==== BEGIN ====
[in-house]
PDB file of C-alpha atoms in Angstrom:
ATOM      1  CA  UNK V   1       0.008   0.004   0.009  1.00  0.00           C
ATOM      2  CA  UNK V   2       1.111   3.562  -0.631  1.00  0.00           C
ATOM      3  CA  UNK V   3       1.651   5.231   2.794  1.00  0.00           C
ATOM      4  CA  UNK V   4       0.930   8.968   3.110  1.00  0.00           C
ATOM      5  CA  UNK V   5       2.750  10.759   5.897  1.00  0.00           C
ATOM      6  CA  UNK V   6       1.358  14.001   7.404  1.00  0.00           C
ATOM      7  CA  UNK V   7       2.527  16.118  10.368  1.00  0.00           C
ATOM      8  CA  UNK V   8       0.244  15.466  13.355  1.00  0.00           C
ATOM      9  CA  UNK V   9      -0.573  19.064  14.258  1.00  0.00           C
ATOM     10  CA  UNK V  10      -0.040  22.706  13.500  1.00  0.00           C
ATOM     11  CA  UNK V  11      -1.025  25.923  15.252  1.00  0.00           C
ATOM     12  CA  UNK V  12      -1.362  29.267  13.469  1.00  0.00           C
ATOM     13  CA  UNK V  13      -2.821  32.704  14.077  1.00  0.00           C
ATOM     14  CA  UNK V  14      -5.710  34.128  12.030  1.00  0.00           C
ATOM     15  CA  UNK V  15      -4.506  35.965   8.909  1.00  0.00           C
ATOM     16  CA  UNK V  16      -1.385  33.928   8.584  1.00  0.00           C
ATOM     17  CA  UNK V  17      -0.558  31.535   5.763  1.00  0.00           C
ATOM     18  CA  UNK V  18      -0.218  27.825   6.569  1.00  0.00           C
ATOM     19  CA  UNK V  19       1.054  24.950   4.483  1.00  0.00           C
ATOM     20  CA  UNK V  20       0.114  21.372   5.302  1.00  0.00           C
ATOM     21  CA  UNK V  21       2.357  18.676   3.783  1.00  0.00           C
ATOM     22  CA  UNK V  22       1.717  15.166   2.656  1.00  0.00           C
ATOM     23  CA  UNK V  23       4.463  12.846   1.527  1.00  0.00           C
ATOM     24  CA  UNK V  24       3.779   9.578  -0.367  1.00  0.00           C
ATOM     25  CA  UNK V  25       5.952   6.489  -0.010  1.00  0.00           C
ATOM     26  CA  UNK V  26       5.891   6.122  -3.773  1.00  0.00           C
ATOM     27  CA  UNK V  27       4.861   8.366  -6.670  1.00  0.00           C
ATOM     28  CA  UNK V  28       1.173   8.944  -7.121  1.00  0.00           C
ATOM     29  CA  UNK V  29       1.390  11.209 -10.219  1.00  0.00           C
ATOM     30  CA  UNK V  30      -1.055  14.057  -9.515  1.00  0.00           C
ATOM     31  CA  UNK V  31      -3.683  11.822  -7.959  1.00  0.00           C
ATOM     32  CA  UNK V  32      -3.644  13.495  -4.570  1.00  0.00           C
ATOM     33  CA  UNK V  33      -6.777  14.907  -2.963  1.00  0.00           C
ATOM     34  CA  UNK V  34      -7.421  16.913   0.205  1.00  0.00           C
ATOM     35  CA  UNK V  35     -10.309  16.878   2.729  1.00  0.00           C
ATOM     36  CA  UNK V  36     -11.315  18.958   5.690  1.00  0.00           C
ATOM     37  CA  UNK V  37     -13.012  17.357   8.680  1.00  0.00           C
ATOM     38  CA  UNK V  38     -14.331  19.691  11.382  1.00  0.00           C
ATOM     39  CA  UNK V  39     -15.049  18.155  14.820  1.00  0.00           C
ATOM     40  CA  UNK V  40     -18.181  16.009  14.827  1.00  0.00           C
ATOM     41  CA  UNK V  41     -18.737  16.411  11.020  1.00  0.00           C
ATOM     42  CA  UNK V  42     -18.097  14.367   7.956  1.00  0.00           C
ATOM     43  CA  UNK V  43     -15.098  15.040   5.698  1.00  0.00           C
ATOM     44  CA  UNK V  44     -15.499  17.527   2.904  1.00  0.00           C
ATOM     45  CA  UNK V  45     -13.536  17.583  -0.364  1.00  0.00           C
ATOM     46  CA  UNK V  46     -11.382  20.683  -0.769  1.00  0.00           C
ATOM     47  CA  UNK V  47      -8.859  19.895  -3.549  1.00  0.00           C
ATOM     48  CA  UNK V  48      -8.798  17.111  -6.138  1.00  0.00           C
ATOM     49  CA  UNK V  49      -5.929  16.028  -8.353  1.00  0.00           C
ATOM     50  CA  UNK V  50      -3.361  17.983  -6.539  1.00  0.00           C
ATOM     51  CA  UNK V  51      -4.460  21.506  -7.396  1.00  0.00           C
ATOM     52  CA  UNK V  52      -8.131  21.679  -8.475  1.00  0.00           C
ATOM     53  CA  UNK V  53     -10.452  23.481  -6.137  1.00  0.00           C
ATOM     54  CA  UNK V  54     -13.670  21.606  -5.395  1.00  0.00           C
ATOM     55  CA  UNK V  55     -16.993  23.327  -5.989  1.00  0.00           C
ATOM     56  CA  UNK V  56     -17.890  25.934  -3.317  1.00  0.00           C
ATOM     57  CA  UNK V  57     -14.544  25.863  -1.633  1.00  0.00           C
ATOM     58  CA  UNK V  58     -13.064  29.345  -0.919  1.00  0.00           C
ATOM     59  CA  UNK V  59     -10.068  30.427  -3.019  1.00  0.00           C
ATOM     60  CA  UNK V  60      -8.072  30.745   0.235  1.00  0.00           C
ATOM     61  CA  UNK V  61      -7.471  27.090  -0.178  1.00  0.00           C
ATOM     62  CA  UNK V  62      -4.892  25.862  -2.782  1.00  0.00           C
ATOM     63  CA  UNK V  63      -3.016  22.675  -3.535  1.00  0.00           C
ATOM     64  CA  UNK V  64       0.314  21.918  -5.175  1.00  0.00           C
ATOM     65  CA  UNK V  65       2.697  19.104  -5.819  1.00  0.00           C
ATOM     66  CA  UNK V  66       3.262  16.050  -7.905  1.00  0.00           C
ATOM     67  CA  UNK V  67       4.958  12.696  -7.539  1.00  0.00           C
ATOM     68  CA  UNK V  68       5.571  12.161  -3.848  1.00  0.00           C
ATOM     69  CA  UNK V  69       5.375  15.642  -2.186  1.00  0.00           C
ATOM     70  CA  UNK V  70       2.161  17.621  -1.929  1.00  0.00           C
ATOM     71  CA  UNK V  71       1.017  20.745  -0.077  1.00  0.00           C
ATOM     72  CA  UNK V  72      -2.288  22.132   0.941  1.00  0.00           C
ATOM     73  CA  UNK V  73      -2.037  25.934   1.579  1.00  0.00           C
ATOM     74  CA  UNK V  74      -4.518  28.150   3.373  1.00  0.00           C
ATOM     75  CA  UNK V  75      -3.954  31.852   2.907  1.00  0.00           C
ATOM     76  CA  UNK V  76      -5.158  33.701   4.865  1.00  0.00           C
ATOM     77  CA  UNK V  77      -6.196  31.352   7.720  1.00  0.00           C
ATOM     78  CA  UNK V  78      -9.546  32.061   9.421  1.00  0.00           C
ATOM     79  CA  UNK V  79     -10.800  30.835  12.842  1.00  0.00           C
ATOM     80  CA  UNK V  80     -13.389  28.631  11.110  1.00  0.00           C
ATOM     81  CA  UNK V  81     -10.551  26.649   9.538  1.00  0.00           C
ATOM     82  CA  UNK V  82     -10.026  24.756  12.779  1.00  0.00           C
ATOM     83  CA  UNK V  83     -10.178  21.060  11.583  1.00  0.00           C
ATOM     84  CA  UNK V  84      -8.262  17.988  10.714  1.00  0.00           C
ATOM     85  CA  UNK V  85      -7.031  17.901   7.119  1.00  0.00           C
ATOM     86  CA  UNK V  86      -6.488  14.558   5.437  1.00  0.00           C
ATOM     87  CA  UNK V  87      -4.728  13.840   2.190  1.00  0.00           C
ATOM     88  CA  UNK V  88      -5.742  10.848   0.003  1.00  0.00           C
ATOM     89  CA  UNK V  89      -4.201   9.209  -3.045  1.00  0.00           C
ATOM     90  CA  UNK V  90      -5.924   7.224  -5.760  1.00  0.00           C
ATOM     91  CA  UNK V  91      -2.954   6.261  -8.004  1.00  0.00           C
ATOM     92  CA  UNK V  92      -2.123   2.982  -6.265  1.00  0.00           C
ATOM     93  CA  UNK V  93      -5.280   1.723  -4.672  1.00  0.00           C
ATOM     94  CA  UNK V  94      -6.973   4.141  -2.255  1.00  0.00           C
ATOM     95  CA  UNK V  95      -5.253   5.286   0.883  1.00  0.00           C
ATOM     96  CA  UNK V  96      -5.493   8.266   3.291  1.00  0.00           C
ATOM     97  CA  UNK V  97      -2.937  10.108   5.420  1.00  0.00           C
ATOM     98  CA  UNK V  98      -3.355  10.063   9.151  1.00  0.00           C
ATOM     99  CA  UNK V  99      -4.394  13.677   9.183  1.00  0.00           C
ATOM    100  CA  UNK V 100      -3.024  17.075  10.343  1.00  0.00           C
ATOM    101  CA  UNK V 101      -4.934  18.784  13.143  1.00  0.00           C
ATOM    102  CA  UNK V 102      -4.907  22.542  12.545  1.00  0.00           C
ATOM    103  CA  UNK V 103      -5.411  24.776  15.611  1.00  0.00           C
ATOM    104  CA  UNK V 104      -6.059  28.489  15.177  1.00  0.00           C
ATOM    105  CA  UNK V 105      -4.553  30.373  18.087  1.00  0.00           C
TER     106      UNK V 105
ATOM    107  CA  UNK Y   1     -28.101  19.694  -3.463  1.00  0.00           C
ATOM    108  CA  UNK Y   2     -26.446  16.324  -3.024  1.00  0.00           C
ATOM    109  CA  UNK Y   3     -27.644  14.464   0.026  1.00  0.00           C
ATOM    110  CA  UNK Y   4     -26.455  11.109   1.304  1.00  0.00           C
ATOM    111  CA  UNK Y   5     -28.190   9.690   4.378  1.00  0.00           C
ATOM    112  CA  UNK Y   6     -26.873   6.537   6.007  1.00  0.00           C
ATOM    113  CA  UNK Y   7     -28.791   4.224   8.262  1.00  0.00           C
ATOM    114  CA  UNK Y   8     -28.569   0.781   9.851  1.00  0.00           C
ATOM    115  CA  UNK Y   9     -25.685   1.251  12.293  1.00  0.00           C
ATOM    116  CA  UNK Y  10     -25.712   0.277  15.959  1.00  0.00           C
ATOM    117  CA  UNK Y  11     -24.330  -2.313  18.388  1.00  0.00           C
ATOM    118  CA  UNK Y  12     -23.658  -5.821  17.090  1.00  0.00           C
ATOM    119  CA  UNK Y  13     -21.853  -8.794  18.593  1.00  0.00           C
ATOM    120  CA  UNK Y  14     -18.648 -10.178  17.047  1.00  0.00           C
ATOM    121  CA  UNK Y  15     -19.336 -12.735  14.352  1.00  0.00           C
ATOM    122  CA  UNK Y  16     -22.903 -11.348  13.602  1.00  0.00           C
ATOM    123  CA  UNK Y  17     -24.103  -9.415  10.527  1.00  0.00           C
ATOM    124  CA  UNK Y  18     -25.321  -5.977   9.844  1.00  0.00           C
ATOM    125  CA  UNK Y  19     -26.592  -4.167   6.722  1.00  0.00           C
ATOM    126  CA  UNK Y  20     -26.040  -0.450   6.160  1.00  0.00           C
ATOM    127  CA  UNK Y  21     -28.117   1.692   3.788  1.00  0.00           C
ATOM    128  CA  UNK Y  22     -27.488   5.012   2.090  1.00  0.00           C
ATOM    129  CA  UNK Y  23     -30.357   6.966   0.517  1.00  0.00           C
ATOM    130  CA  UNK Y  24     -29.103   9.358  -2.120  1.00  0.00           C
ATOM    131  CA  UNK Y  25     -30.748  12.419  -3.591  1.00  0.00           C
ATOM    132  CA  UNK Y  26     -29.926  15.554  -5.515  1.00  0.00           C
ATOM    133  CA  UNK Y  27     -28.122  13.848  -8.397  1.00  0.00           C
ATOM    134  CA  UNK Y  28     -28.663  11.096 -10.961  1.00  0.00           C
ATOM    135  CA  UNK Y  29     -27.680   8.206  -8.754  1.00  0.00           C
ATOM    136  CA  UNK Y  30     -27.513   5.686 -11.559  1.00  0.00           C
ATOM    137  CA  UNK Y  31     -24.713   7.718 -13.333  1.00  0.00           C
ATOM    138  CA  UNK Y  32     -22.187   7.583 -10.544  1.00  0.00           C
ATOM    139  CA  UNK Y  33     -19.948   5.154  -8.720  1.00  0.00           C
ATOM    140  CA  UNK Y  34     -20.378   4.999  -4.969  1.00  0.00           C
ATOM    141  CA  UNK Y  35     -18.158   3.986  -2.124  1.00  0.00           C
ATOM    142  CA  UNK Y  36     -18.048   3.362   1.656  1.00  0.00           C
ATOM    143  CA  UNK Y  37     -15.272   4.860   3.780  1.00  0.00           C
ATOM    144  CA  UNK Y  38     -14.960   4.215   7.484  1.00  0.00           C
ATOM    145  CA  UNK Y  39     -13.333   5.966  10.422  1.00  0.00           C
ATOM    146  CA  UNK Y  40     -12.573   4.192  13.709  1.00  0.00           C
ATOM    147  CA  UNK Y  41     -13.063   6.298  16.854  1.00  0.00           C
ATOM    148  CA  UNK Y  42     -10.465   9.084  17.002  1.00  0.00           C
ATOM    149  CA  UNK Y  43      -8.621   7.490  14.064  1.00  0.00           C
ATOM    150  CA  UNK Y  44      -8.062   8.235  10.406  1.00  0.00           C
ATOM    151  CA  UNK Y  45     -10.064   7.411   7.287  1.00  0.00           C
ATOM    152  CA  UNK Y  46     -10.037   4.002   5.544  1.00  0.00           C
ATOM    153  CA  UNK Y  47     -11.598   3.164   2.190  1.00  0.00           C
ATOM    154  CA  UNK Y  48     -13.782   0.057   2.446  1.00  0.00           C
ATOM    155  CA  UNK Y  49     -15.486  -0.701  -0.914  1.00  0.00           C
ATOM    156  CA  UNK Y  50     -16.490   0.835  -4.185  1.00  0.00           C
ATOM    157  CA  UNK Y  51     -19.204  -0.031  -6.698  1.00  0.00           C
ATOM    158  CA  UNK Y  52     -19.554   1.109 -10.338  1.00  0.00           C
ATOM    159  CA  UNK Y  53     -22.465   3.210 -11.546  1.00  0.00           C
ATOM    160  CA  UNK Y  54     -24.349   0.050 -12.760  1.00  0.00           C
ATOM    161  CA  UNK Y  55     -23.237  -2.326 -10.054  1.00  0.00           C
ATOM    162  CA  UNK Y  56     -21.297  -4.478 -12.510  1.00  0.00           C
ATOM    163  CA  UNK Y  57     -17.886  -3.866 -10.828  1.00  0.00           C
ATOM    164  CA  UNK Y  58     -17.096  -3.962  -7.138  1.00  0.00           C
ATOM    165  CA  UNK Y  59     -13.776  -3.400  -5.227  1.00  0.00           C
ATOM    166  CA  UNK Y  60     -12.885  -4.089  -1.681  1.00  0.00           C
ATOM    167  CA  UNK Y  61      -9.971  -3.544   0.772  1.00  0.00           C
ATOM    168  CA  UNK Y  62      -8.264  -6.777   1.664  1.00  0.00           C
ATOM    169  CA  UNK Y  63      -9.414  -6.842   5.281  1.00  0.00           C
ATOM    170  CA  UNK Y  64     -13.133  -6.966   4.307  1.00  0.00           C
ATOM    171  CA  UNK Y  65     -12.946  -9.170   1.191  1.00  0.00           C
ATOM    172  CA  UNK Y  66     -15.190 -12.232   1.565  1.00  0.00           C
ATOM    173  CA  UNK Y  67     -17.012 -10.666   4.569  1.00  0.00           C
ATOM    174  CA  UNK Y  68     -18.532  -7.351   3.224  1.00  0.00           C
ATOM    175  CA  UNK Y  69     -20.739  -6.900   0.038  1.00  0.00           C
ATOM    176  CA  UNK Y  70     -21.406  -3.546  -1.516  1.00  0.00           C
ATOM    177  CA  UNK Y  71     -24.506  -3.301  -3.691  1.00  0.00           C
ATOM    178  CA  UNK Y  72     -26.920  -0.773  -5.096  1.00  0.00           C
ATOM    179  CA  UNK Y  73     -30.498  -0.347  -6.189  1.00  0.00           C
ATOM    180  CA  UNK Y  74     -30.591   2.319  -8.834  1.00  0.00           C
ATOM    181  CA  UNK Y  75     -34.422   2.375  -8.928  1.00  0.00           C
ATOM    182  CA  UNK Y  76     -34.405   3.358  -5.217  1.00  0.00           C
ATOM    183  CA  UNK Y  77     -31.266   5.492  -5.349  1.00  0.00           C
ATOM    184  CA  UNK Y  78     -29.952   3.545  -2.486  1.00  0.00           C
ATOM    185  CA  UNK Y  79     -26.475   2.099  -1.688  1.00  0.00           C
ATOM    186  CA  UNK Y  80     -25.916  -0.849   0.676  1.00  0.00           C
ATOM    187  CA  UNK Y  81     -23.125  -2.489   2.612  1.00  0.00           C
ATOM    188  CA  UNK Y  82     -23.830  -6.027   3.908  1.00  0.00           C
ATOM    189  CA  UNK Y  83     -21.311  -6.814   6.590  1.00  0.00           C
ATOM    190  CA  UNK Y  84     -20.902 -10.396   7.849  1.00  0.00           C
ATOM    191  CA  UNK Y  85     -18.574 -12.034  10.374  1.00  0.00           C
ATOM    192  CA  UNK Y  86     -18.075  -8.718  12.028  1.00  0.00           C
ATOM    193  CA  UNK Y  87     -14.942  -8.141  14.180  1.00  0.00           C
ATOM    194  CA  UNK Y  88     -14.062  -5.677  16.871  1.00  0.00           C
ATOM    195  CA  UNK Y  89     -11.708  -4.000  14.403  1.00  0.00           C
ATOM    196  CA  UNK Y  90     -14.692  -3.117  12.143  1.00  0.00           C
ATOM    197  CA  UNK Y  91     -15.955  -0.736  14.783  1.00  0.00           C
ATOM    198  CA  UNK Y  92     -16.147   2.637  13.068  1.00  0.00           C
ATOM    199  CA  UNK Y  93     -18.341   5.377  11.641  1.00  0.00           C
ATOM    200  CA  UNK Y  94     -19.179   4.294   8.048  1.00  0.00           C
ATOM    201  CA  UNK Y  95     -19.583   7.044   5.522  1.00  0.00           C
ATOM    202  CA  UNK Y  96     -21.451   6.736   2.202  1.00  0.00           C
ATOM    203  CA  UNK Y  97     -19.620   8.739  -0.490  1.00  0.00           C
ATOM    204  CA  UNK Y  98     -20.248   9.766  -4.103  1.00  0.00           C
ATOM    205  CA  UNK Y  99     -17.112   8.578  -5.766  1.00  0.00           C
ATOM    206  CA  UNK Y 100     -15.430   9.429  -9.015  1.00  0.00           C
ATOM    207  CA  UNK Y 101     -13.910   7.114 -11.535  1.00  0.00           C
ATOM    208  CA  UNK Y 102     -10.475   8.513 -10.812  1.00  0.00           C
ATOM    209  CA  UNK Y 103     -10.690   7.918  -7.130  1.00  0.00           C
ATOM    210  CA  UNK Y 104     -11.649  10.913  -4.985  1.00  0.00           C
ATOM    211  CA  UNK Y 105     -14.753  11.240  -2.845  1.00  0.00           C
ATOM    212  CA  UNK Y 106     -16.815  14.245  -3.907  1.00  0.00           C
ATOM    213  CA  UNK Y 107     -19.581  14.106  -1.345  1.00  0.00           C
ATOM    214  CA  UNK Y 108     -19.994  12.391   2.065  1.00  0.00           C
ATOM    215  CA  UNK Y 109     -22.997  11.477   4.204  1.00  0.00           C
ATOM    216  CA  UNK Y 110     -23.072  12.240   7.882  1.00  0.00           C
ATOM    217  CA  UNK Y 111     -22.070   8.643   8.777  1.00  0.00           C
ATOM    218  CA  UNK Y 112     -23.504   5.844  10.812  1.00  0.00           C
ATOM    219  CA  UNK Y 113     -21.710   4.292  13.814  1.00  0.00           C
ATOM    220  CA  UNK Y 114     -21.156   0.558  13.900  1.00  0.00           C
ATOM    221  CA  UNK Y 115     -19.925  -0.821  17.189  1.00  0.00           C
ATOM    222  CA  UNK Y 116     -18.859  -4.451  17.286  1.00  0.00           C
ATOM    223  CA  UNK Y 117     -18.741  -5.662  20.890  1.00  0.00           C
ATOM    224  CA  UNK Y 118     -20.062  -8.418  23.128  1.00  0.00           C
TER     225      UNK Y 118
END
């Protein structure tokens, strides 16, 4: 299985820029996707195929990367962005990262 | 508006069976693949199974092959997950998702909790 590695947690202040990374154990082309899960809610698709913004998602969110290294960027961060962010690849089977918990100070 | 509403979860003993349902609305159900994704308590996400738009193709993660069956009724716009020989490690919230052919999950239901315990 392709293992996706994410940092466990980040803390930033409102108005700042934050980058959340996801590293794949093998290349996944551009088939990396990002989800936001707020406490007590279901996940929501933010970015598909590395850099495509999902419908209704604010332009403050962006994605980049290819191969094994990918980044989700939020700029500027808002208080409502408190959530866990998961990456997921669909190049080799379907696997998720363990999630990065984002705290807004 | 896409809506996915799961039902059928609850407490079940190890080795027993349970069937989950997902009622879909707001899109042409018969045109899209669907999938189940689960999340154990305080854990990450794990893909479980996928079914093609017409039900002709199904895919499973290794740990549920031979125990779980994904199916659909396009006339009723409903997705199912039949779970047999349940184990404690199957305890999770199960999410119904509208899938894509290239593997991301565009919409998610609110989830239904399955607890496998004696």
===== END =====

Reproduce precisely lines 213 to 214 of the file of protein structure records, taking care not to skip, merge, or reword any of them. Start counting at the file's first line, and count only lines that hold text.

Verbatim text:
ATOM    211  CA  UNK Y 105     -14.753  11.240  -2.845  1.00  0.00           C
ATOM    212  CA  UNK Y 106     -16.815  14.245  -3.907  1.00  0.00           C